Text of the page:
to cram Shakespeare's sonnet True Love, Wordsworth's Daffodils and Shelley's Ozymandias ignoring their own linguistic and literary heritage. The loss was total.
There was a blessing in disguise though. Thanks to English, a window to the world knowledge opened. The Punjabis studying abroad in the universities of Oxford, Cambridge, London and California established contact and interaction with Western thought. In the early 20th century Puran Singh (1881-1931), the poet, was writing on Nietzsche in Punjabi; Kahan Singh (1861-1938), the great lexicographer, was collaborating with Macauliffe (1837-1913), on the English translation of the Sikh scriptures for his 6-volume magnum opus The Sikh Religion; Dharam Anant [Singh], the Greek and Sanskrit scholar, worked on Plato, and Santokh Singh (1892-1927) introduced Marx in Punjabi. Three collections of Puran Singh's poetry, and Dharam Anant's treatise on Plato and Sikhism were published in London by JM Dent and Luzac. Mulk Raj Anand moved in the Bloomsbury literary group. Khushwant Singh, Ved Mehta and Zulfikar Ghose made their mark on English literature in the later half of the last century.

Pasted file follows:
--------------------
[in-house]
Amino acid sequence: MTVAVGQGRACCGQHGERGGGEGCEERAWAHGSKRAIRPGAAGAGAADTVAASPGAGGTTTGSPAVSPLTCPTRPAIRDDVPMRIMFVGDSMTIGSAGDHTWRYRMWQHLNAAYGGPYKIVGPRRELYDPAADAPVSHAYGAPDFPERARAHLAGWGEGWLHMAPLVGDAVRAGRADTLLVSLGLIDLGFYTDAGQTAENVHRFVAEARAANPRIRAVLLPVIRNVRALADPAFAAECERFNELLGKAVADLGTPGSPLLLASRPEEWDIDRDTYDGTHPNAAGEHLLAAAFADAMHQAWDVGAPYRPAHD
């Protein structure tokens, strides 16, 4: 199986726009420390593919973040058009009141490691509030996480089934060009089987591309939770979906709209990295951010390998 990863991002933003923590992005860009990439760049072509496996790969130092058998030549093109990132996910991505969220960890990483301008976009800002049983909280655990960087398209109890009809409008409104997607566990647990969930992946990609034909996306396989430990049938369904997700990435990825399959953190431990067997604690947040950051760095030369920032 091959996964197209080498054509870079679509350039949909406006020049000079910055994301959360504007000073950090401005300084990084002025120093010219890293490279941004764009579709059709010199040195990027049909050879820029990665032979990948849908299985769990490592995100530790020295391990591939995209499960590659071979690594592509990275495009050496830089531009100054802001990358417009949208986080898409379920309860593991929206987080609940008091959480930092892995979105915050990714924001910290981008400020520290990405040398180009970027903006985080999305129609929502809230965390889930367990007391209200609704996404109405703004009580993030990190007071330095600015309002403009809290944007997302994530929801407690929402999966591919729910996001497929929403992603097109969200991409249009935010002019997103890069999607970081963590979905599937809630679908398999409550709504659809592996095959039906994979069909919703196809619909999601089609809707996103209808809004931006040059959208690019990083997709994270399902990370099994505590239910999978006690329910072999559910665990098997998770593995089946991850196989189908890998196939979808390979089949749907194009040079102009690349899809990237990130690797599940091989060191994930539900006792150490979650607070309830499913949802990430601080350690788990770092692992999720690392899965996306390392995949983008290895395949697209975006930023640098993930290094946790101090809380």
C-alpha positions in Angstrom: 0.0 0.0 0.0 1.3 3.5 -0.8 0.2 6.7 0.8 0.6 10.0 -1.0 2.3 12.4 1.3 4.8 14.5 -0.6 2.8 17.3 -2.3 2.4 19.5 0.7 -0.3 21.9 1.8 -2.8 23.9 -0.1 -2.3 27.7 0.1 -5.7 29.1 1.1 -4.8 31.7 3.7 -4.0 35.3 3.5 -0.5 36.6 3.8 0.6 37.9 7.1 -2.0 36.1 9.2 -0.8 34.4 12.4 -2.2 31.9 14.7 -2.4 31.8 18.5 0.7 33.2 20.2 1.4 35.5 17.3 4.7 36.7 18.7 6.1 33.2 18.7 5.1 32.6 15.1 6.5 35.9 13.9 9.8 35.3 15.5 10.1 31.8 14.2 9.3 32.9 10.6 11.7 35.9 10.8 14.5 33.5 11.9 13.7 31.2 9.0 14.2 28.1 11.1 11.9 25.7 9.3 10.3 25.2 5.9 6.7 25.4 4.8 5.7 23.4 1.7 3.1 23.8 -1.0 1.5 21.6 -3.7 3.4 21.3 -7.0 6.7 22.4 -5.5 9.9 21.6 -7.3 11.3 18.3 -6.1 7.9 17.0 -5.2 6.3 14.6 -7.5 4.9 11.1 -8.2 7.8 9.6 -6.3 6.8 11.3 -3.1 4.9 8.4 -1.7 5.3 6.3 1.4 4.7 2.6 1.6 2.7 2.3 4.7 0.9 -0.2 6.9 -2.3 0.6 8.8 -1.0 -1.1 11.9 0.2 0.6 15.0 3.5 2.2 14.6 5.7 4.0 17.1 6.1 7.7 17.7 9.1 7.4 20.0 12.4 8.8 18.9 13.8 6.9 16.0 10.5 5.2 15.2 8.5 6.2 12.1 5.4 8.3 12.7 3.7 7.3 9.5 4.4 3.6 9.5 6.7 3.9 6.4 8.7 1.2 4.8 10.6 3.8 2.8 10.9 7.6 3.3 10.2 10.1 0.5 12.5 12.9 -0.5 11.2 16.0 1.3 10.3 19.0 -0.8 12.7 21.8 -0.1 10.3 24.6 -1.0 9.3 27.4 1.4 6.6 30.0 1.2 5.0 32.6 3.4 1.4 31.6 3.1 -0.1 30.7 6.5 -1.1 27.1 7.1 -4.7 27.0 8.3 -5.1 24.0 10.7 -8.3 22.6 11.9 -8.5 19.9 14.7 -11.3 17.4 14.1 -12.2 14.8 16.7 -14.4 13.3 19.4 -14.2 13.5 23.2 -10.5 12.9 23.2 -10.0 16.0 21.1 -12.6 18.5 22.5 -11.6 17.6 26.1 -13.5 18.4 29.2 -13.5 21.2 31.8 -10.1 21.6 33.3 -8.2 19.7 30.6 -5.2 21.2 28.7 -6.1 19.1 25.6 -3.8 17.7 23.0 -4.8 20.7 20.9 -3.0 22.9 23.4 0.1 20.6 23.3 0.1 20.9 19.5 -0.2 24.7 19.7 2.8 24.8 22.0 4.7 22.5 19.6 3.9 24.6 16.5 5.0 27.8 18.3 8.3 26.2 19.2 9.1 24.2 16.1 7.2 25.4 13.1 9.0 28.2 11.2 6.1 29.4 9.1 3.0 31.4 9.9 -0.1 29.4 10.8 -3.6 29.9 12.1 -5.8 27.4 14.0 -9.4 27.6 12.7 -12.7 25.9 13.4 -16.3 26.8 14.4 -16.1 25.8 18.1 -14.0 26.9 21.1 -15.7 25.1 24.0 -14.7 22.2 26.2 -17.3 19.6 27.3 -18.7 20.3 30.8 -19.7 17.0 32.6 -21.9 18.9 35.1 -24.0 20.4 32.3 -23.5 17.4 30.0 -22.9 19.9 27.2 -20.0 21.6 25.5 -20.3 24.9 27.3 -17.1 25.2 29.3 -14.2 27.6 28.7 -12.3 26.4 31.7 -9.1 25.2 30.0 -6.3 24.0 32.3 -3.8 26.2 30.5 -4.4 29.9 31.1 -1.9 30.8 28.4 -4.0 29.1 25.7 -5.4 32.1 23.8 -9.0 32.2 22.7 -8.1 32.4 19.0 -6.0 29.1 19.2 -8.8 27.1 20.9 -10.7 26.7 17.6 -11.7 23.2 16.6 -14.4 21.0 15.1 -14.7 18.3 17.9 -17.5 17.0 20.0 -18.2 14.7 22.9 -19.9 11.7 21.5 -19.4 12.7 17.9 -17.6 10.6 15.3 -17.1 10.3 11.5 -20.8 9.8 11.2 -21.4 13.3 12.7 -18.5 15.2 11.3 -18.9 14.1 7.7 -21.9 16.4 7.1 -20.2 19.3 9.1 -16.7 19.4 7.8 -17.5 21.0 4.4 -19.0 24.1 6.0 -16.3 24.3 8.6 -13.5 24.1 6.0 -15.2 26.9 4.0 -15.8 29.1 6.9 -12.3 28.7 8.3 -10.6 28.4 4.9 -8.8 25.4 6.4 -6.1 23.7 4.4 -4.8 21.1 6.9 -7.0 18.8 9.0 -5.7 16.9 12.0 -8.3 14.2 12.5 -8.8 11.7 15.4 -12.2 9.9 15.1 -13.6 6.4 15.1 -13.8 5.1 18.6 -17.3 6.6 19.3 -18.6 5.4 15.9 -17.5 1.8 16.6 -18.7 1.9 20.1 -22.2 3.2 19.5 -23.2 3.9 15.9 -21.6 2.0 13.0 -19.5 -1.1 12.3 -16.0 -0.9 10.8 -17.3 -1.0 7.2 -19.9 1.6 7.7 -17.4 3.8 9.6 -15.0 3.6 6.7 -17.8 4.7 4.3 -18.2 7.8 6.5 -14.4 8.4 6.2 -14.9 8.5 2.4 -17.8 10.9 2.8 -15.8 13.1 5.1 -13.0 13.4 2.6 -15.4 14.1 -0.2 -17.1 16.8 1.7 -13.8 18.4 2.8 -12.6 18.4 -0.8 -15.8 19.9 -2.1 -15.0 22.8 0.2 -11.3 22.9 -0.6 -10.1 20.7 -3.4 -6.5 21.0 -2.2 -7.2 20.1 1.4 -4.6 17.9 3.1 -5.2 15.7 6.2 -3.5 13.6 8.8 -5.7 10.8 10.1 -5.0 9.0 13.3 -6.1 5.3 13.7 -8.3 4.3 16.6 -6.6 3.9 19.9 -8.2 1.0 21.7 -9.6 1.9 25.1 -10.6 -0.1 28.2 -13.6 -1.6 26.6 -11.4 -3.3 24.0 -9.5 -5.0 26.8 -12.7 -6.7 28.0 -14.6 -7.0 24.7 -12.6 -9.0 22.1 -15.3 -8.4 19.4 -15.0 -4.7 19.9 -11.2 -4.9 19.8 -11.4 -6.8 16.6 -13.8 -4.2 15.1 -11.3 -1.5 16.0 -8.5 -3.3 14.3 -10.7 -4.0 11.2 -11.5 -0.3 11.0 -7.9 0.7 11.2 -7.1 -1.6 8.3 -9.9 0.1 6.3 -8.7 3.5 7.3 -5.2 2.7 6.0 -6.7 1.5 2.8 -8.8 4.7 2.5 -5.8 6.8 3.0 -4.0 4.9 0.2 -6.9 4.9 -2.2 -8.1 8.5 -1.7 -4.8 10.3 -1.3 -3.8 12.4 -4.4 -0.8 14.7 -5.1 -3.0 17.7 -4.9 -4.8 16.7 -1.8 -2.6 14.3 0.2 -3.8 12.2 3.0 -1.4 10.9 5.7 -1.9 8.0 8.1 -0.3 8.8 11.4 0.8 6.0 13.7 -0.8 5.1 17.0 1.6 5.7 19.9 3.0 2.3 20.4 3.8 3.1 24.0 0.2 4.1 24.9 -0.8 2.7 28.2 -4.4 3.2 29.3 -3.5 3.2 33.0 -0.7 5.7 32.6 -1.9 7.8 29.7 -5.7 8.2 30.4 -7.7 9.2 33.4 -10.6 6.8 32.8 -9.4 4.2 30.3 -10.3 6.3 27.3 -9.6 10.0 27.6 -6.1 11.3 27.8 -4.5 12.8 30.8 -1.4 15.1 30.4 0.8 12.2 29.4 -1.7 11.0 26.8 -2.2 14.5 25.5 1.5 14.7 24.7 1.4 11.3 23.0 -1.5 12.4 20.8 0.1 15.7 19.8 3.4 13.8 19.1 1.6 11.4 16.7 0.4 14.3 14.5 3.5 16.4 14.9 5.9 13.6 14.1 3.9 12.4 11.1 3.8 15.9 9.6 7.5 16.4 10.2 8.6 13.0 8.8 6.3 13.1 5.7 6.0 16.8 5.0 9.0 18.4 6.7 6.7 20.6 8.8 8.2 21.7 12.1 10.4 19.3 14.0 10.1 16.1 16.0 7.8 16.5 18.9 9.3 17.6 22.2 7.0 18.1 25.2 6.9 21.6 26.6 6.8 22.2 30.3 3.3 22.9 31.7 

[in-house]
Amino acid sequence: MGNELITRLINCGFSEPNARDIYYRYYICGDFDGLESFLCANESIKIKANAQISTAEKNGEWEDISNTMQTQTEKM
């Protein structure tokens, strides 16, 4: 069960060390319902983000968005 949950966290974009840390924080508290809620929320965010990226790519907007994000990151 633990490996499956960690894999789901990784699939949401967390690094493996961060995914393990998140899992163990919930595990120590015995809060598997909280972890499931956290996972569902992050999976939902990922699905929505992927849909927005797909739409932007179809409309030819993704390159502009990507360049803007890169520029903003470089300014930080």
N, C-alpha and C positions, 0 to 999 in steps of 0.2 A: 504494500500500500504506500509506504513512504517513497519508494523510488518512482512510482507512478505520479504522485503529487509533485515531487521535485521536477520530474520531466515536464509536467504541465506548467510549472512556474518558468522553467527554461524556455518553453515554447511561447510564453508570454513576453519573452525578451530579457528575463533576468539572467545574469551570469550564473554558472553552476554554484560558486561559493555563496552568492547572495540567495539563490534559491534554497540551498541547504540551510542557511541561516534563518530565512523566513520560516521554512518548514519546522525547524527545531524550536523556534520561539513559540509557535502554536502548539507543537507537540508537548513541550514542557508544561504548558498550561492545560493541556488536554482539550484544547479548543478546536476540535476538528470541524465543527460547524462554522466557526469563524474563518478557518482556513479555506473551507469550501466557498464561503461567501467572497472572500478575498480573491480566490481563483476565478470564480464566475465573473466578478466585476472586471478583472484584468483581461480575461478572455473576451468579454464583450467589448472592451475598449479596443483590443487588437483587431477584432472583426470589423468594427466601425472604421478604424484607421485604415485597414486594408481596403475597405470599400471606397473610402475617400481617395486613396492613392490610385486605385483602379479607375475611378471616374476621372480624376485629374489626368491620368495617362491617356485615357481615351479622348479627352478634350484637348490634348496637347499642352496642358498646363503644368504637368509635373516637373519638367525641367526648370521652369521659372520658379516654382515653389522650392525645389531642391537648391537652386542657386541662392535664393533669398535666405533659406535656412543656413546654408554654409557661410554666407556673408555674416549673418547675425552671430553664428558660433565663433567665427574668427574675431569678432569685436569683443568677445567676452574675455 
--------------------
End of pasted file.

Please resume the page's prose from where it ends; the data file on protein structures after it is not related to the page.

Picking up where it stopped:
In this sundry background of gain and loss, I started writing at the young age of 20 in my own language Punjabi, which I had learnt simultaneously with English. I cut my literary teeth in a real Punjabi milieu. My father- a carpenter turned photographer and communist trade unionist, wrote poetry as well. My mother was illiterate. So my home language remained unadulterated.
I rarely write in English. The ones I did were for my loved ones who did not know my language. When I translate such poems into Punjabi, I put the appendage sheepishly- 'translated from English'. Of course Punjabi is my mother language. I think, feel and dream in it. I live in it and I will die in it. No wonder, working with English poets, I could translate only one fourth of my original poems into English. Kundera, in his novel Testaments Betrayed, sympathises and bemoans Leoš Janácek's determination to